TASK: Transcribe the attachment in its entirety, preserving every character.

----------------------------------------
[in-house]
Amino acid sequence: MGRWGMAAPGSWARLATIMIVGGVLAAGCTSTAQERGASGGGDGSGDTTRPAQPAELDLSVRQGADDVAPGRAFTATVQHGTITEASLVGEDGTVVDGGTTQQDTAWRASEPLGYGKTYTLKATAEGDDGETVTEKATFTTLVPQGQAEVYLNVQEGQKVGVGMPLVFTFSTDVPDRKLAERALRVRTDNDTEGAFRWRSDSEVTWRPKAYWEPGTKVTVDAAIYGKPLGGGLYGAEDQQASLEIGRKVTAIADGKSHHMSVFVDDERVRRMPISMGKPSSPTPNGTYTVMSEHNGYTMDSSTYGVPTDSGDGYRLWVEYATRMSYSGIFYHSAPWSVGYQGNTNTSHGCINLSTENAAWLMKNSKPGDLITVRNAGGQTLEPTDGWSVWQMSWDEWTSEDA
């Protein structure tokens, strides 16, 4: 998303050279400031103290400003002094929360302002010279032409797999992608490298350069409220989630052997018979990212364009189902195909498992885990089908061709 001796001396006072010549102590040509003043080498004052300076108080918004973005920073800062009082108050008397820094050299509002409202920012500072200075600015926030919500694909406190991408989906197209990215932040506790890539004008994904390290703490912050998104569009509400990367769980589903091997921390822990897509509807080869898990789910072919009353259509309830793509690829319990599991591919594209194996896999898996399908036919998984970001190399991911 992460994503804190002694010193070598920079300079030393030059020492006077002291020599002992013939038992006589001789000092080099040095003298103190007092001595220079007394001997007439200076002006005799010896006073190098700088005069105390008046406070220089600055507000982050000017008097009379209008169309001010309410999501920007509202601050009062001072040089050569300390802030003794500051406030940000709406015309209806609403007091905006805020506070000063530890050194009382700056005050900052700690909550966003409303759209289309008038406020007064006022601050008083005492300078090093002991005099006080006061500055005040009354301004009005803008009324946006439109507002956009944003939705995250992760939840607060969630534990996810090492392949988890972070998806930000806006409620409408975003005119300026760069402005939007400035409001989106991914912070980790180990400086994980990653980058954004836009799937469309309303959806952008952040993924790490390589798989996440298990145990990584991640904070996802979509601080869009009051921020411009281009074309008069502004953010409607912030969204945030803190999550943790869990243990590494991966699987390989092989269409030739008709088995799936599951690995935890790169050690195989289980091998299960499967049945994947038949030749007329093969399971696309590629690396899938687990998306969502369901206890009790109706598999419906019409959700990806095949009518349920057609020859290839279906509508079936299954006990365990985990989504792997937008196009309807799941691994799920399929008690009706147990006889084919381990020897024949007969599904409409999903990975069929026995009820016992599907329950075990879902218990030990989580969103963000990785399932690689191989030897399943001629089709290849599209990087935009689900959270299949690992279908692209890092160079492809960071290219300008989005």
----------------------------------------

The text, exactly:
[in-house]
Amino acid sequence: MGRWGMAAPGSWARLATIMIVGGVLAAGCTSTAQERGASGGGDGSGDTTRPAQPAELDLSVRQGADDVAPGRAFTATVQHGTITEASLVGEDGTVVDGGTTQQDTAWRASEPLGYGKTYTLKATAEGDDGETVTEKATFTTLVPQGQAEVYLNVQEGQKVGVGMPLVFTFSTDVPDRKLAERALRVRTDNDTEGAFRWRSDSEVTWRPKAYWEPGTKVTVDAAIYGKPLGGGLYGAEDQQASLEIGRKVTAIADGKSHHMSVFVDDERVRRMPISMGKPSSPTPNGTYTVMSEHNGYTMDSSTYGVPTDSGDGYRLWVEYATRMSYSGIFYHSAPWSVGYQGNTNTSHGCINLSTENAAWLMKNSKPGDLITVRNAGGQTLEPTDGWSVWQMSWDEWTSEDA
């Protein structure tokens, strides 16, 4: 998303050279400031103290400003002094929360302002010279032409797999992608490298350069409220989630052997018979990212364009189902195909498992885990089908061709 001796001396006072010549102590040509003043080498004052300076108080918004973005920073800062009082108050008397820094050299509002409202920012500072200075600015926030919500694909406190991408989906197209990215932040506790890539004008994904390290703490912050998104569009509400990367769980589903091997921390822990897509509807080869898990789910072919009353259509309830793509690829319990599991591919594209194996896999898996399908036919998984970001190399991911 992460994503804190002694010193070598920079300079030393030059020492006077002291020599002992013939038992006589001789000092080099040095003298103190007092001595220079007394001997007439200076002006005799010896006073190098700088005069105390008046406070220089600055507000982050000017008097009379209008169309001010309410999501920007509202601050009062001072040089050569300390802030003794500051406030940000709406015309209806609403007091905006805020506070000063530890050194009382700056005050900052700690909550966003409303759209289309008038406020007064006022601050008083005492300078090093002991005099006080006061500055005040009354301004009005803008009324946006439109507002956009944003939705995250992760939840607060969630534990996810090492392949988890972070998806930000806006409620409408975003005119300026760069402005939007400035409001989106991914912070980790180990400086994980990653980058954004836009799937469309309303959806952008952040993924790490390589798989996440298990145990990584991640904070996802979509601080869009009051921020411009281009074309008069502004953010409607912030969204945030803190999550943790869990243990590494991966699987390989092989269409030739008709088995799936599951690995935890790169050690195989289980091998299960499967049945994947038949030749007329093969399971696309590629690396899938687990998306969502369901206890009790109706598999419906019409959700990806095949009518349920057609020859290839279906509508079936299954006990365990985990989504792997937008196009309807799941691994799920399929008690009706147990006889084919381990020897024949007969599904409409999903990975069929026995009820016992599907329950075990879902218990030990989580969103963000990785399932690689191989030897399943001629089709290849599209990087935009689900959270299949690992279908692209890092160079492809960071290219300008989005």